template <class L, class R>
struct product
{
  struct g {
    template <class AccT, class A>
    struct apply {
       typedef typename boost::mpl::fold <
         R, AccT
        , boost::mpl::push_front<_1, boost::mpl::pair<A, _2> > 
         >::type type;
    };
  };

  typedef typename boost::mpl::reverse <
    typename boost::mpl::fold <
                  L, boost::mpl::vector<>, g>::type>::type type;
};
The translation proceeds almost mechanically! Does it work though? You betcha! Here's a test we can convince ourselves with:
#include <boost/mpl/equal.hpp>
#include <boost/mpl/for_each.hpp>
#include <boost/mpl/int.hpp>

#include <iostream>

using namespace boost::mpl;

typedef vector<int_<1>, int_<2> > A;
typedef vector<int_<3>, int_<4>, int_<5> > B;
typedef product <A, B>::type result;

BOOST_MPL_ASSERT((
  equal<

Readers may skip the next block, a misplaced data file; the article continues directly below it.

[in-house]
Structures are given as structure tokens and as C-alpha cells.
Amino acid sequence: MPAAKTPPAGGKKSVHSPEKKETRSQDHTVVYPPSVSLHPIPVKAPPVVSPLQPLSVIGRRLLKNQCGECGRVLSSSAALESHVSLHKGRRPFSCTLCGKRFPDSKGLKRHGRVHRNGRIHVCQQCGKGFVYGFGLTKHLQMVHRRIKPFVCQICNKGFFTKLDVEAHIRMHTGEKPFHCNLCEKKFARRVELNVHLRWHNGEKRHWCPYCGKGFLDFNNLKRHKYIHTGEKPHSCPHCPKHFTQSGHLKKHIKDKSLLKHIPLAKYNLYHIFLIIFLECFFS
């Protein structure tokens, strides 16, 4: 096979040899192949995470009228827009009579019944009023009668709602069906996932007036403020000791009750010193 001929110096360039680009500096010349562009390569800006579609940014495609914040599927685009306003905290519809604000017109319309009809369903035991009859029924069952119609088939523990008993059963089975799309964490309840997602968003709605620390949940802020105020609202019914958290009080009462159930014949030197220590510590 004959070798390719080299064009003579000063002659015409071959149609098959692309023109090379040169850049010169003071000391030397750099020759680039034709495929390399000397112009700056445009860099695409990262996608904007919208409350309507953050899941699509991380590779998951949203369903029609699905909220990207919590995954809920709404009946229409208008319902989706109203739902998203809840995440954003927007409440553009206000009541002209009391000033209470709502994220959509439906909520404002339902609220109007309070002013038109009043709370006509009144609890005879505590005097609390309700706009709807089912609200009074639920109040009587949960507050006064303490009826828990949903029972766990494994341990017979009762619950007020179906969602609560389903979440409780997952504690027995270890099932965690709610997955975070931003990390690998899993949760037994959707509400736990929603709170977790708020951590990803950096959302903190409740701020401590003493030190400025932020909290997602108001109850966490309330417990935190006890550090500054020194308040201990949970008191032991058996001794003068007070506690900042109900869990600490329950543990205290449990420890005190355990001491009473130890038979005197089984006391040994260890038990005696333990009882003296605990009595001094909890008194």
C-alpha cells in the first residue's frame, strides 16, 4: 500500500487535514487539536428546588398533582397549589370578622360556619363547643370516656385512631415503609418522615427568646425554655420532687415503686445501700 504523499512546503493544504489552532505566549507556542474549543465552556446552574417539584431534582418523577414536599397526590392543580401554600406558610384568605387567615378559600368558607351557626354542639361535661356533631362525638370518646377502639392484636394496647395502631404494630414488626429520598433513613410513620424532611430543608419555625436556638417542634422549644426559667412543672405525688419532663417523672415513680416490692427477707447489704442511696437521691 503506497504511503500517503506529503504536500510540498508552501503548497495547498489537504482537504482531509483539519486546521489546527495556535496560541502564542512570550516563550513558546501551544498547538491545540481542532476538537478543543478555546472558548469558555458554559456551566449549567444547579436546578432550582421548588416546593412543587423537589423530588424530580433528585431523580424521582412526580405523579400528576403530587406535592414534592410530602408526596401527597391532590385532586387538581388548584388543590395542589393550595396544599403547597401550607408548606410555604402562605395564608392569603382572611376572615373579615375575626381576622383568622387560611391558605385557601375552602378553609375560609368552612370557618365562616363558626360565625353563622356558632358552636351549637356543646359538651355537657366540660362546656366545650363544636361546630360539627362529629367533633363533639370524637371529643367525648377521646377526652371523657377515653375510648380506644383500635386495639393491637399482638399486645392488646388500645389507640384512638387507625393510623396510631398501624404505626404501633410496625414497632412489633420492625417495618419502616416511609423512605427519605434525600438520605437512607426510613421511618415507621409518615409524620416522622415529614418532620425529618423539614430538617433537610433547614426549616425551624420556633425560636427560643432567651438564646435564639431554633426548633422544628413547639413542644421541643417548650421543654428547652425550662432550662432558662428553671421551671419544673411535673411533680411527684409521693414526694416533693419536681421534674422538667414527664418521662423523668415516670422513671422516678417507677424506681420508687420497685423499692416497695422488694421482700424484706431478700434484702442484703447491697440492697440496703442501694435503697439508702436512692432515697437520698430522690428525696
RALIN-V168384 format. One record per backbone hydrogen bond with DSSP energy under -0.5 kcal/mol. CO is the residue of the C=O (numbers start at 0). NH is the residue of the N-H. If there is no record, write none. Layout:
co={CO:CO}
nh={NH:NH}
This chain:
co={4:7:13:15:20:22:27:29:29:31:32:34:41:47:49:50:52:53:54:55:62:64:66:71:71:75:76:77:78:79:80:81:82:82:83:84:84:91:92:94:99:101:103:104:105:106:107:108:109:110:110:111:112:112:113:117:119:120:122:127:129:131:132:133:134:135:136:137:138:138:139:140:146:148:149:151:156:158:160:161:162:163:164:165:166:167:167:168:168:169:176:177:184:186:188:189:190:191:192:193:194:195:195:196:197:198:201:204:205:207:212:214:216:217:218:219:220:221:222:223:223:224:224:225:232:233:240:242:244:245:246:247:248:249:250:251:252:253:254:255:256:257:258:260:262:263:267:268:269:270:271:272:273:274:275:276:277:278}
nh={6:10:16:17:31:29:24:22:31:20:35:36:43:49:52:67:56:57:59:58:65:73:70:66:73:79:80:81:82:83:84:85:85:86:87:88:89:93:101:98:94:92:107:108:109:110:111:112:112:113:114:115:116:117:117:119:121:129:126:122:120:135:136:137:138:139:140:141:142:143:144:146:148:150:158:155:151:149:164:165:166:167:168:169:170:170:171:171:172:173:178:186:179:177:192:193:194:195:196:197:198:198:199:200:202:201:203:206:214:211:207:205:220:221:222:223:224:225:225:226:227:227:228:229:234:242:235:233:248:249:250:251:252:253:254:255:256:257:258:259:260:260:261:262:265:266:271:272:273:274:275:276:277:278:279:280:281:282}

result
  , vector<
         pair<int_<1>, int_<3> >
       , pair<int_<1>, int_<4> >
       , pair<int_<1>, int_<5> >
       , pair<int_<2>, int_<3> >
       , pair<int_<2>, int_<4> >
       , pair<int_<2>, int_<5> >
      > 
  > ));

struct print_class_name {
    template <typename T>
    void operator()( T t ) const {
       std::cout << typeid(t).name() << " ";
    }
};

int main ()
{
  boost::mpl::for_each<result>(print_class_name());

  return 0;
}
The takeaway is, learning yourself some functional programming is a great way to improve your template meta-programming fu! (That of course should come as no surprise... )

Friday, July 18, 2014

Merge sort

Merge sort

Here's another divide and conquer algorithm. This one is for sorting a sequence.

Conceptually, a merge sort works like this (see http://en.wikipedia.org/wiki/Merge_sort):

  • Divide the unsorted list into n sub-lists, each containing one element (a list of one element is trivially sorted);
  • Repeatedly merge sublists to produce new sorted sub-lists until there is only one sub-list remaining : this will be the sorted list.